Google has confirmed that it fired an employee earlier this year after he illegally accessed private data relating to users.
David Barksdale, a 27-year-old systems engineer, was part of a small number of engineers at the web giant who have access to personal data for maintenance purposes. Using this privilege, Barksdale allegedly tapped into various users’ VoIP call logs and instant messenger transcripts.
He was fired in early July for violations of Google’s internal privacy regulations, a fact the company confirmed after media reports surfaced on Tuesday.
"We dismissed David Barksdale for breaking Google’s strict internal privacy policies," said Bill Coughran, Google’s senior vice president of engineering, in a company statement. "We carefully control the number of employees who have access to our systems, and we regularly upgrade our security controls."
He added that Google was "significantly increasing" the amount of time it spends auditing those engineers who have access to personal user data. "That said, a limited number of people will always need to access these systems if we are to operate them properly – which is why we take any breach so seriously," Coughran added.
According to US news blog Gawker, the users in question were underage boys that Barksdale met at a conference. Google did not confirm whether the affected users were minors, while Barksdale himself told Gawker "You must have heard some pretty wild things if you think me getting fired is newsworthy".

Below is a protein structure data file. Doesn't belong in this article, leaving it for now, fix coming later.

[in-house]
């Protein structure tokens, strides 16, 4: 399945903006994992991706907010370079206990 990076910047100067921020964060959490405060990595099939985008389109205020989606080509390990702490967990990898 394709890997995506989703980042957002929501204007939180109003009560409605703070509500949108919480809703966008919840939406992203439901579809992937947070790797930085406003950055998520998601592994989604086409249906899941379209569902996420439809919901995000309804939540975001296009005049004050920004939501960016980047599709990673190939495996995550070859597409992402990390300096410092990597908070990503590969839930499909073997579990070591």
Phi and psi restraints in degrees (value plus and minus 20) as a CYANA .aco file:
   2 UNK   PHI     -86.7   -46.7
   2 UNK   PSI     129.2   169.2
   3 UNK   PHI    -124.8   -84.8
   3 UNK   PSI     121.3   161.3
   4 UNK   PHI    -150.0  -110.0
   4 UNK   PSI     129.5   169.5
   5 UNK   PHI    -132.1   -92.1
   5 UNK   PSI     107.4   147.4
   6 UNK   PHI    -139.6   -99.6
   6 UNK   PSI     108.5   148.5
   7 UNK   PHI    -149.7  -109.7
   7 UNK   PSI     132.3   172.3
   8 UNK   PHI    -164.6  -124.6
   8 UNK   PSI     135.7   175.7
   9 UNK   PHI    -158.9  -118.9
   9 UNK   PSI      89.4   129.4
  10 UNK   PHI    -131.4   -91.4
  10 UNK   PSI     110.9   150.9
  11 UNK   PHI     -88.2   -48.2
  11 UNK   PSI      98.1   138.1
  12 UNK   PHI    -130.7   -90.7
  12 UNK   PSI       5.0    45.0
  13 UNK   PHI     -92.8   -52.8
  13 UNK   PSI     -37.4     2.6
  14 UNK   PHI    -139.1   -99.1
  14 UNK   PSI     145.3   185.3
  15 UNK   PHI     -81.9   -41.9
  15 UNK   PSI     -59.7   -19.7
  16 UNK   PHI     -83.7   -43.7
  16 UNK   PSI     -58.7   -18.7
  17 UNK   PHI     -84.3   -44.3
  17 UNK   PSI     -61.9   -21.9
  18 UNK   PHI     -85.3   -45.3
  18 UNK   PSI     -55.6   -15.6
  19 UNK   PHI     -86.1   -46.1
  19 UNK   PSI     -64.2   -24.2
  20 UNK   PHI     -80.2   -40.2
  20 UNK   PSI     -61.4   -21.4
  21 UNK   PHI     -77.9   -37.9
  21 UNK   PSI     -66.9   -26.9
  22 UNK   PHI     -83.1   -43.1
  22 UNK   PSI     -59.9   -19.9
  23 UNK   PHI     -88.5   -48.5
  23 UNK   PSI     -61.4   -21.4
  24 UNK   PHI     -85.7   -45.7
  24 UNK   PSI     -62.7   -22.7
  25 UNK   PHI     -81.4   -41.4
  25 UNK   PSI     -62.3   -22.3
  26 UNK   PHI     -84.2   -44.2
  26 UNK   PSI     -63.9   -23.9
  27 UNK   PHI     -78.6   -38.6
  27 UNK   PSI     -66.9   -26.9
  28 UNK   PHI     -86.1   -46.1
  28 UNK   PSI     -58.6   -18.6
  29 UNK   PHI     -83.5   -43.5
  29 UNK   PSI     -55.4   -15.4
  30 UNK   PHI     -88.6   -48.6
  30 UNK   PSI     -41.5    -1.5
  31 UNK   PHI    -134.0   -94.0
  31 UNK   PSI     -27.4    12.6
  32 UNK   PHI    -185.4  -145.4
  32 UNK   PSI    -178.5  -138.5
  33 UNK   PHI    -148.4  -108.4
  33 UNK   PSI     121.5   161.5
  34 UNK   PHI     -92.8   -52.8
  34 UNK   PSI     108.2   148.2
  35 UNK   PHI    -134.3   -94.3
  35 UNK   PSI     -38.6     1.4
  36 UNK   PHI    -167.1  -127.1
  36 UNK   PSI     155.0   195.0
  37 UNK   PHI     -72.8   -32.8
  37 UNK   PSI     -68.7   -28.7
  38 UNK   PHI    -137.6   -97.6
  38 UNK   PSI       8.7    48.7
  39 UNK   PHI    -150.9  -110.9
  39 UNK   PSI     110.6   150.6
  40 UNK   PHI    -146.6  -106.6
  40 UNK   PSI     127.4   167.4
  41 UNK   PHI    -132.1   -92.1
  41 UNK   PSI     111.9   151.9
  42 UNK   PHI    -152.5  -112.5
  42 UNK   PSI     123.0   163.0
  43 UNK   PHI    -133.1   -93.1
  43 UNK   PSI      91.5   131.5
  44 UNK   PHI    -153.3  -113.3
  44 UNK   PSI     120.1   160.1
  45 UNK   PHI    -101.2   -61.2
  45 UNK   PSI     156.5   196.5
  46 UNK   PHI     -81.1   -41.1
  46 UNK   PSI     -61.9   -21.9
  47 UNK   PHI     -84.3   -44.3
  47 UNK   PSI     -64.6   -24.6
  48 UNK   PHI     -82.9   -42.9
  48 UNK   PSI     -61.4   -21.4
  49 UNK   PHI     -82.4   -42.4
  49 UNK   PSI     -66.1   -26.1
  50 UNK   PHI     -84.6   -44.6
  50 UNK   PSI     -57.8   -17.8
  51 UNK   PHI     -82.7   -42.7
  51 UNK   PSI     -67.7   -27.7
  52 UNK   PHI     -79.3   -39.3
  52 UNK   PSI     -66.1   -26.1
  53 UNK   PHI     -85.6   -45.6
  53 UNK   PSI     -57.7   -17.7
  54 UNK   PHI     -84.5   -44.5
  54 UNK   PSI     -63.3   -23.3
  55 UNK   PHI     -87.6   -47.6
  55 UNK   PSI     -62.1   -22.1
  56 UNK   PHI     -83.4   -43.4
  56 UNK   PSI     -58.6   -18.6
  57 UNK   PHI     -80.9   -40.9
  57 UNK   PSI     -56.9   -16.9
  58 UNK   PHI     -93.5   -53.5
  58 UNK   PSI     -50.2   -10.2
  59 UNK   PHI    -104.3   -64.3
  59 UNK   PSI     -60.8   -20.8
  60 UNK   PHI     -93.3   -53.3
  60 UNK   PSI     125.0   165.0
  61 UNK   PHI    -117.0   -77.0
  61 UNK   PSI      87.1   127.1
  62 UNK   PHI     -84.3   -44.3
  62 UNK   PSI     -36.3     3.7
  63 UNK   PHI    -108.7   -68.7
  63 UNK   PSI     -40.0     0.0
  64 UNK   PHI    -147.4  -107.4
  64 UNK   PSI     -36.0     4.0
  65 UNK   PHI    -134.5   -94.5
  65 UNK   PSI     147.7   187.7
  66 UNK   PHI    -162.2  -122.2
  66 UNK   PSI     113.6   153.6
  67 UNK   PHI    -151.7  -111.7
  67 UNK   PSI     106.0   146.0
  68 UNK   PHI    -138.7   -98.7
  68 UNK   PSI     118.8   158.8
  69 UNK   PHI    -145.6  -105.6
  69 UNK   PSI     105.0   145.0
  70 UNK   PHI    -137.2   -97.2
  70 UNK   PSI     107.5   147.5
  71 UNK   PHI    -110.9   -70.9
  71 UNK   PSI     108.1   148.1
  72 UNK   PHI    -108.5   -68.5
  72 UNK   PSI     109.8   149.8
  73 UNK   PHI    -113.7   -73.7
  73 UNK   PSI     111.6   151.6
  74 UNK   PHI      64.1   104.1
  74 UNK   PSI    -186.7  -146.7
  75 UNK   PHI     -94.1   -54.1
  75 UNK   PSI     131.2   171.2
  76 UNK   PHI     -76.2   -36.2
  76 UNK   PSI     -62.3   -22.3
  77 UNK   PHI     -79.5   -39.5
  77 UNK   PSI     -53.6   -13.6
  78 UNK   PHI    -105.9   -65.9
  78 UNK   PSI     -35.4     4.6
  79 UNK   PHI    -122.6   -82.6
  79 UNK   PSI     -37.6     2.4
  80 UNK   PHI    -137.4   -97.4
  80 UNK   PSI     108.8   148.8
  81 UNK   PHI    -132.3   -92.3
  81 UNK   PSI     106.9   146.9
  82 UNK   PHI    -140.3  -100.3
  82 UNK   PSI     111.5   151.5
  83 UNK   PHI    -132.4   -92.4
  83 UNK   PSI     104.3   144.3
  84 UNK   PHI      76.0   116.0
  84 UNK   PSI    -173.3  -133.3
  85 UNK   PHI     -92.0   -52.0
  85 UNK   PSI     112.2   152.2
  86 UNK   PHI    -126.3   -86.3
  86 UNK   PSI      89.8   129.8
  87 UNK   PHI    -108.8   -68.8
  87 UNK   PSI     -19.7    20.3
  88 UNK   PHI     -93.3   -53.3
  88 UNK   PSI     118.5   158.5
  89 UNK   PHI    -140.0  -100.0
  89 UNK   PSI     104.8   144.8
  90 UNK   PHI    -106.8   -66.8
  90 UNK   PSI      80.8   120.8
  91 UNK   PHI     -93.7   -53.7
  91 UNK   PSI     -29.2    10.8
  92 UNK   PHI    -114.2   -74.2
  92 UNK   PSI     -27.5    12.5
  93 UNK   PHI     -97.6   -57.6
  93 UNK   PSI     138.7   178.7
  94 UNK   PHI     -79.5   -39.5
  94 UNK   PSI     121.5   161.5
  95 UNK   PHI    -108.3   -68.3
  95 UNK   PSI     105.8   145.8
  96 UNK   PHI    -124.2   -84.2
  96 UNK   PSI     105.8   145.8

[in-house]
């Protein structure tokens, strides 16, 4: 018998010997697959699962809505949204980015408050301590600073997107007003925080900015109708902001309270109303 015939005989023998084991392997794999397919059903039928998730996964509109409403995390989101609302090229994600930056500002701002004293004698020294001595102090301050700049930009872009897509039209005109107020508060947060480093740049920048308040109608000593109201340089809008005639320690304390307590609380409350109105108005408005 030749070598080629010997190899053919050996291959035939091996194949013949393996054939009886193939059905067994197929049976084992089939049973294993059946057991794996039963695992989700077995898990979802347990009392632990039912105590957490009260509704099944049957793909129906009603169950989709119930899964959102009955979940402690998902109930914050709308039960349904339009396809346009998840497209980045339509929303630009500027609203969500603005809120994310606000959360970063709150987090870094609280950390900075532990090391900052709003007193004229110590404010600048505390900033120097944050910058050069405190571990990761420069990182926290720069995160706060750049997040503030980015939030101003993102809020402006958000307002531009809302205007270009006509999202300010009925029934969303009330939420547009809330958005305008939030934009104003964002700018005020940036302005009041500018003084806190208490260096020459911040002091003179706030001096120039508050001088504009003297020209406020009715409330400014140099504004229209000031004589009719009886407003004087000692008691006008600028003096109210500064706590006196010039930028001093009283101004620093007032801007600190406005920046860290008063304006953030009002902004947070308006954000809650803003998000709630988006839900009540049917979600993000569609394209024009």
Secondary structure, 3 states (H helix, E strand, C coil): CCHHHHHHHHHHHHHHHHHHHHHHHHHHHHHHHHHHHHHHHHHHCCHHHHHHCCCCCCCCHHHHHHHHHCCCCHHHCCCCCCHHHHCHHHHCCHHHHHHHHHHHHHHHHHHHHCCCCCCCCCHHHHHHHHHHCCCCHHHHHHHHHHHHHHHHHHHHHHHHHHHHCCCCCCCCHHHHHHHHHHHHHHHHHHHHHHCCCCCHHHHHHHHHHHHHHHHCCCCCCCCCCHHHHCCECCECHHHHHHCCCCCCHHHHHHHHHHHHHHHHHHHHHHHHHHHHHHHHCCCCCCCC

Google has faced mounting pressure in recent months over its attitude to user privacy.
In 2010, it emerged that the company had collected volumes of data from users’ unsecured wireless networks without their consent. This led to authorities in several countries filing legal action against Google.
When the company launched its social networking tool Buzz in February, it faced a backlash over its privacy features. Existing email account holders were automatically ‘opted-in’ to the application, which shares personal information with other Google users.